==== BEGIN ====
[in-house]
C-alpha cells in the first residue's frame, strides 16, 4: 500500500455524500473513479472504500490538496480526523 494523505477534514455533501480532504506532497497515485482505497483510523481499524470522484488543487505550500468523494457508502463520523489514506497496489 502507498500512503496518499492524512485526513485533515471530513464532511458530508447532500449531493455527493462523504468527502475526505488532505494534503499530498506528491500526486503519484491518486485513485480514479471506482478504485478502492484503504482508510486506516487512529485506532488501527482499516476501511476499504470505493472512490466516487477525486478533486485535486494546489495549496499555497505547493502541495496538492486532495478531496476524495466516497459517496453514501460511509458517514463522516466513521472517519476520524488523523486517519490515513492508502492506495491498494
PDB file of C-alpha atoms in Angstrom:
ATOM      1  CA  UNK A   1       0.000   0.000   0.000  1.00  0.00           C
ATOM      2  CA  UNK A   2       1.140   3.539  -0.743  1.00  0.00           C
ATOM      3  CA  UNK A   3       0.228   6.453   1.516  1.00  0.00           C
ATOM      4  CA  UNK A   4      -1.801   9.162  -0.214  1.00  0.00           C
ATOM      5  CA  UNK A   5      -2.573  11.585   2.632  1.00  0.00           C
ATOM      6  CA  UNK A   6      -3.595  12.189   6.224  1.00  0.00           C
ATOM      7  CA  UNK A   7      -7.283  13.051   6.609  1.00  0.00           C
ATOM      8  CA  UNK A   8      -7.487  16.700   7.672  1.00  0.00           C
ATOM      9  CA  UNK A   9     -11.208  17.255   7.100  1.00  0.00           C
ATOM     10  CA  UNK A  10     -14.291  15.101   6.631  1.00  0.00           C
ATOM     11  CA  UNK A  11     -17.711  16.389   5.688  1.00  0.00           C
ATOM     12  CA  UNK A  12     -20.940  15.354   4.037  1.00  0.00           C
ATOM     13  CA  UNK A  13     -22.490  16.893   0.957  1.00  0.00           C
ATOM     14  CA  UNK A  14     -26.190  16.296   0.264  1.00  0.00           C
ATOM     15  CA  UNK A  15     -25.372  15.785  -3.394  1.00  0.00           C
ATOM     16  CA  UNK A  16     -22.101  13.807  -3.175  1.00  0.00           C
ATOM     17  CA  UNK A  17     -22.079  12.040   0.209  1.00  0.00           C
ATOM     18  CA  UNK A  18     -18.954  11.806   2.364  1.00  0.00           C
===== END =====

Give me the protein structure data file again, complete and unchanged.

[in-house]
C-alpha cells in the first residue's frame, strides 16, 4: 500500500455524500473513479472504500490538496480526523 494523505477534514455533501480532504506532497497515485482505497483510523481499524470522484488543487505550500468523494457508502463520523489514506497496489 502507498500512503496518499492524512485526513485533515471530513464532511458530508447532500449531493455527493462523504468527502475526505488532505494534503499530498506528491500526486503519484491518486485513485480514479471506482478504485478502492484503504482508510486506516487512529485506532488501527482499516476501511476499504470505493472512490466516487477525486478533486485535486494546489495549496499555497505547493502541495496538492486532495478531496476524495466516497459517496453514501460511509458517514463522516466513521472517519476520524488523523486517519490515513492508502492506495491498494
PDB file of C-alpha atoms in Angstrom:
ATOM      1  CA  UNK A   1       0.000   0.000   0.000  1.00  0.00           C
ATOM      2  CA  UNK A   2       1.140   3.539  -0.743  1.00  0.00           C
ATOM      3  CA  UNK A   3       0.228   6.453   1.516  1.00  0.00           C
ATOM      4  CA  UNK A   4      -1.801   9.162  -0.214  1.00  0.00           C
ATOM      5  CA  UNK A   5      -2.573  11.585   2.632  1.00  0.00           C
ATOM      6  CA  UNK A   6      -3.595  12.189   6.224  1.00  0.00           C
ATOM      7  CA  UNK A   7      -7.283  13.051   6.609  1.00  0.00           C
ATOM      8  CA  UNK A   8      -7.487  16.700   7.672  1.00  0.00           C
ATOM      9  CA  UNK A   9     -11.208  17.255   7.100  1.00  0.00           C
ATOM     10  CA  UNK A  10     -14.291  15.101   6.631  1.00  0.00           C
ATOM     11  CA  UNK A  11     -17.711  16.389   5.688  1.00  0.00           C
ATOM     12  CA  UNK A  12     -20.940  15.354   4.037  1.00  0.00           C
ATOM     13  CA  UNK A  13     -22.490  16.893   0.957  1.00  0.00           C
ATOM     14  CA  UNK A  14     -26.190  16.296   0.264  1.00  0.00           C
ATOM     15  CA  UNK A  15     -25.372  15.785  -3.394  1.00  0.00           C
ATOM     16  CA  UNK A  16     -22.101  13.807  -3.175  1.00  0.00           C
ATOM     17  CA  UNK A  17     -22.079  12.040   0.209  1.00  0.00           C
ATOM     18  CA  UNK A  18     -18.954  11.806   2.364  1.00  0.00           C